The New York Philharmonic is kicking off summer once again with their beloved tradition of free concerts in all five boroughs. On Wednesday night they absolutely shredded Central Park, scorching the Great Lawn with face-melting covers of music by Camille Saint-Saëns, Leonard Bernstein, and Nikolai Rimsky Korsakov. There were also performances of music by some hip young teen composers—Jordan Millar's "Boogie Down Uptown" and Camryn Cowan's "Harlem Shake." Sadly, conductor James Gaffigan (no relation to clean comic Jim Gaffigan) was not taking requests:

Still, it was a solid gold set-list, and concertgoers who stayed through the second set were rewarded with a spectacular fireworks display.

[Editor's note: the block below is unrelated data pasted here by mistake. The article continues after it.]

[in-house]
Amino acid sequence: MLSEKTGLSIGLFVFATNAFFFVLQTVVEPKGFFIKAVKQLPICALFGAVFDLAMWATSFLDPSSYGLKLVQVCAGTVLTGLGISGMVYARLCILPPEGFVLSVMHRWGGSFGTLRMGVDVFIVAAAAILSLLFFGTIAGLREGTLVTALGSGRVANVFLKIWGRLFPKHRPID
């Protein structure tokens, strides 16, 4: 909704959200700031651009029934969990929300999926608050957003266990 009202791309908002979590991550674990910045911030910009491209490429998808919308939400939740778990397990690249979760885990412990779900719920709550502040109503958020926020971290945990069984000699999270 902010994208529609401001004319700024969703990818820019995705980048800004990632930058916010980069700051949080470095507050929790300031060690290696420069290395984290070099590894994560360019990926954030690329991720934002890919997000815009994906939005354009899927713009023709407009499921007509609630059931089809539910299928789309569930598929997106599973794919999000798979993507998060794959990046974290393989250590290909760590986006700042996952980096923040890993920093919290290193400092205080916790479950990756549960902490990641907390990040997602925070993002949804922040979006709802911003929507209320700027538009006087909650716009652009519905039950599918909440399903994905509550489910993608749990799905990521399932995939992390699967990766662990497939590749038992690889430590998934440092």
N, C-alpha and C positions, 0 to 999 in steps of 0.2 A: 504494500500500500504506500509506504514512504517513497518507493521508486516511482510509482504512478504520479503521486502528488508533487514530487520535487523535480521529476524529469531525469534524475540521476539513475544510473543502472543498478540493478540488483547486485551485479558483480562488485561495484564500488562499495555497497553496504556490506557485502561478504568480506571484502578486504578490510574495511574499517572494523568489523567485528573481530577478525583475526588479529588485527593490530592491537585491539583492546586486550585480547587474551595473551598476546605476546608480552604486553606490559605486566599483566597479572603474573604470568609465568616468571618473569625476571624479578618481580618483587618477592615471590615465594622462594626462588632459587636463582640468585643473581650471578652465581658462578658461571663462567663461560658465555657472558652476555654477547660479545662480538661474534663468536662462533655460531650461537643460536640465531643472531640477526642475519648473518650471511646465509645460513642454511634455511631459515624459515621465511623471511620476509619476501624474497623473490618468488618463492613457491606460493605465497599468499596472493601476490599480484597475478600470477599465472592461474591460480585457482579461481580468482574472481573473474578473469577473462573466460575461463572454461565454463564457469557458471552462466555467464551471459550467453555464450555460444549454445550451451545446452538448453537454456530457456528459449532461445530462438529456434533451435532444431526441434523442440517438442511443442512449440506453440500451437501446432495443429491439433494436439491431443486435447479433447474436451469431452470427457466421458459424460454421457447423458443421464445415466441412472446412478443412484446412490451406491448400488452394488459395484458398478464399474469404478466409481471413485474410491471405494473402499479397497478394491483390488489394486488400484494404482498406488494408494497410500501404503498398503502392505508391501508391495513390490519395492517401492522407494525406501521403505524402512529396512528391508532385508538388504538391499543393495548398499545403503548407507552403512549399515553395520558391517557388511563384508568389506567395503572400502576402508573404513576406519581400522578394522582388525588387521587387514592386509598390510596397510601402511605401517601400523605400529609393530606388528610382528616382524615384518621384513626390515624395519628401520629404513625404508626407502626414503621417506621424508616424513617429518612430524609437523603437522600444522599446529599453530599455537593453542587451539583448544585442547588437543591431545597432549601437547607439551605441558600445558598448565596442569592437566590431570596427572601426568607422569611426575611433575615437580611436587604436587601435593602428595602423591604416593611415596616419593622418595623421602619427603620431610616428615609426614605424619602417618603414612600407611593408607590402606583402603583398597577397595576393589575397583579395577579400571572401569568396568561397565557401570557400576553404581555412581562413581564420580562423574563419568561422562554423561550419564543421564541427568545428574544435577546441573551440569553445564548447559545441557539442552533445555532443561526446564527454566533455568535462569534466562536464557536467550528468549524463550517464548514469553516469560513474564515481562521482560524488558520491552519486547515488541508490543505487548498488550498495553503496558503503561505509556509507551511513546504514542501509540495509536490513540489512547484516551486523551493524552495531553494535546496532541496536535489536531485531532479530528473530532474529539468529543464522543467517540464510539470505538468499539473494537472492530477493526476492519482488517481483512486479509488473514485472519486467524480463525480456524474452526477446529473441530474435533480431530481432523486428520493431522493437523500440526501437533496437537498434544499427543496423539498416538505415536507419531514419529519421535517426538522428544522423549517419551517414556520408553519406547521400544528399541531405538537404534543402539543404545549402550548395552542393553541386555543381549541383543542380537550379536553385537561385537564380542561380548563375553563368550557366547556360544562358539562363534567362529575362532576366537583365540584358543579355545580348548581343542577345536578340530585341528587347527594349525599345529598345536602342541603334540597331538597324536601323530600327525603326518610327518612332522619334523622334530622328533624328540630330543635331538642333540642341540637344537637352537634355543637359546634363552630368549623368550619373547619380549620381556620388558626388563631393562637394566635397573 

Wednesday night's post-concert fireworks. (Chris Lee)

If you missed last night's Central Park barn-burner, all is not lost. The Philharmonic heads to Queens tonight (Thursday) to crush Cunningham Park, and on Friday night they'll blow minds in Brooklyn's Prospect Park. Still want more Phil? They close out the tour with a very intimate afternoon gig indoors at the Music Hall at Snug Harbor Cultural Center & Botanical Garden on Sunday. There are no tickets left, but if you wander around the Botanical Garden with your finger in the air you're bound to get lucky. Never miss a Sunday show.

This is the 53rd year the New York Philharmonic has performed for free in city parks; the annual tradition began back in 1965. Be advised that it's one of the highlights of summer in NYC—bring a blanket and a picnic, relax on the grass, and take a moment to remember that you live in the greatest cultural city in America, period. Performance starts at 8.